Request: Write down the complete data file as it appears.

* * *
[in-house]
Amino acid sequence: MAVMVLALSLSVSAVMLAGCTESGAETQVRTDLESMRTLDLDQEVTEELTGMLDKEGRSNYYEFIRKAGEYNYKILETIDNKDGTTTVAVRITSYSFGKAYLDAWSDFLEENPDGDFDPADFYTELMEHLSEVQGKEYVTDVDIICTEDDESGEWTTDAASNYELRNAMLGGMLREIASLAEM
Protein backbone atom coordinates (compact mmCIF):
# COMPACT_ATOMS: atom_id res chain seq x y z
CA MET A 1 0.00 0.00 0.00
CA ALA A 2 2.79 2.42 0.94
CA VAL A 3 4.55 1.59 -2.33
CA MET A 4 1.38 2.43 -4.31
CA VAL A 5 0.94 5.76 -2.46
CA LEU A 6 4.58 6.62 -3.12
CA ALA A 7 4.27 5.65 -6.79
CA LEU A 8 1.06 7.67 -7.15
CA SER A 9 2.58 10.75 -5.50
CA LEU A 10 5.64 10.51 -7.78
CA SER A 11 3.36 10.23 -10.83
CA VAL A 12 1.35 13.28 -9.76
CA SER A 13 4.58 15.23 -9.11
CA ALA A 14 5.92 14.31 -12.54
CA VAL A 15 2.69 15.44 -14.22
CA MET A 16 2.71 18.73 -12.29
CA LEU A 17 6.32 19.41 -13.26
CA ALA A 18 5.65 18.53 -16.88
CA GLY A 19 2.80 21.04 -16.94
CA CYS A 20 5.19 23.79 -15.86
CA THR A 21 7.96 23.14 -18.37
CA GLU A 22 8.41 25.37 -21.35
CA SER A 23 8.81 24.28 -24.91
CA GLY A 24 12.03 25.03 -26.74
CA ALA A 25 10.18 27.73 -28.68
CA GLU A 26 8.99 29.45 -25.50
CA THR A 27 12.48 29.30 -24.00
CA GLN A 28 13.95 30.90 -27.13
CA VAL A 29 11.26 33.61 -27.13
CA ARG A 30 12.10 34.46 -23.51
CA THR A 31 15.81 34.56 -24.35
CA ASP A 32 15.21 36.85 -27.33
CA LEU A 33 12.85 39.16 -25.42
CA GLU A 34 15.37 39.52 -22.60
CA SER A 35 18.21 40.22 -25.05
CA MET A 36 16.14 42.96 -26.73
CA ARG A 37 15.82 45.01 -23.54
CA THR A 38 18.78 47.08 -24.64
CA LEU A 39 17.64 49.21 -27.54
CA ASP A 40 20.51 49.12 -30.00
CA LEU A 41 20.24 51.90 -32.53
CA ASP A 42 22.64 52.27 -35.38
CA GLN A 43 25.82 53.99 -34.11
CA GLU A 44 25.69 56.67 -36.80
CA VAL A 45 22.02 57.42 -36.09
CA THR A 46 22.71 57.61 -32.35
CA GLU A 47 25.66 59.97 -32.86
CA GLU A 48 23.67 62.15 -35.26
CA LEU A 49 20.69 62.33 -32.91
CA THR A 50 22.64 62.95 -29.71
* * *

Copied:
[in-house]
Amino acid sequence: MAVMVLALSLSVSAVMLAGCTESGAETQVRTDLESMRTLDLDQEVTEELTGMLDKEGRSNYYEFIRKAGEYNYKILETIDNKDGTTTVAVRITSYSFGKAYLDAWSDFLEENPDGDFDPADFYTELMEHLSEVQGKEYVTDVDIICTEDDESGEWTTDAASNYELRNAMLGGMLREIASLAEM
Protein backbone atom coordinates (compact mmCIF):
# COMPACT_ATOMS: atom_id res chain seq x y z
CA MET A 1 0.00 0.00 0.00
CA ALA A 2 2.79 2.42 0.94
CA VAL A 3 4.55 1.59 -2.33
CA MET A 4 1.38 2.43 -4.31
CA VAL A 5 0.94 5.76 -2.46
CA LEU A 6 4.58 6.62 -3.12
CA ALA A 7 4.27 5.65 -6.79
CA LEU A 8 1.06 7.67 -7.15
CA SER A 9 2.58 10.75 -5.50
CA LEU A 10 5.64 10.51 -7.78
CA SER A 11 3.36 10.23 -10.83
CA VAL A 12 1.35 13.28 -9.76
CA SER A 13 4.58 15.23 -9.11
CA ALA A 14 5.92 14.31 -12.54
CA VAL A 15 2.69 15.44 -14.22
CA MET A 16 2.71 18.73 -12.29
CA LEU A 17 6.32 19.41 -13.26
CA ALA A 18 5.65 18.53 -16.88
CA GLY A 19 2.80 21.04 -16.94
CA CYS A 20 5.19 23.79 -15.86
CA THR A 21 7.96 23.14 -18.37
CA GLU A 22 8.41 25.37 -21.35
CA SER A 23 8.81 24.28 -24.91
CA GLY A 24 12.03 25.03 -26.74
CA ALA A 25 10.18 27.73 -28.68
CA GLU A 26 8.99 29.45 -25.50
CA THR A 27 12.48 29.30 -24.00
CA GLN A 28 13.95 30.90 -27.13
CA VAL A 29 11.26 33.61 -27.13
CA ARG A 30 12.10 34.46 -23.51
CA THR A 31 15.81 34.56 -24.35
CA ASP A 32 15.21 36.85 -27.33
CA LEU A 33 12.85 39.16 -25.42
CA GLU A 34 15.37 39.52 -22.60
CA SER A 35 18.21 40.22 -25.05
CA MET A 36 16.14 42.96 -26.73
CA ARG A 37 15.82 45.01 -23.54
CA THR A 38 18.78 47.08 -24.64
CA LEU A 39 17.64 49.21 -27.54
CA ASP A 40 20.51 49.12 -30.00
CA LEU A 41 20.24 51.90 -32.53
CA ASP A 42 22.64 52.27 -35.38
CA GLN A 43 25.82 53.99 -34.11
CA GLU A 44 25.69 56.67 -36.80
CA VAL A 45 22.02 57.42 -36.09
CA THR A 46 22.71 57.61 -32.35
CA GLU A 47 25.66 59.97 -32.86
CA GLU A 48 23.67 62.15 -35.26
CA LEU A 49 20.69 62.33 -32.91
CA THR A 50 22.64 62.95 -29.71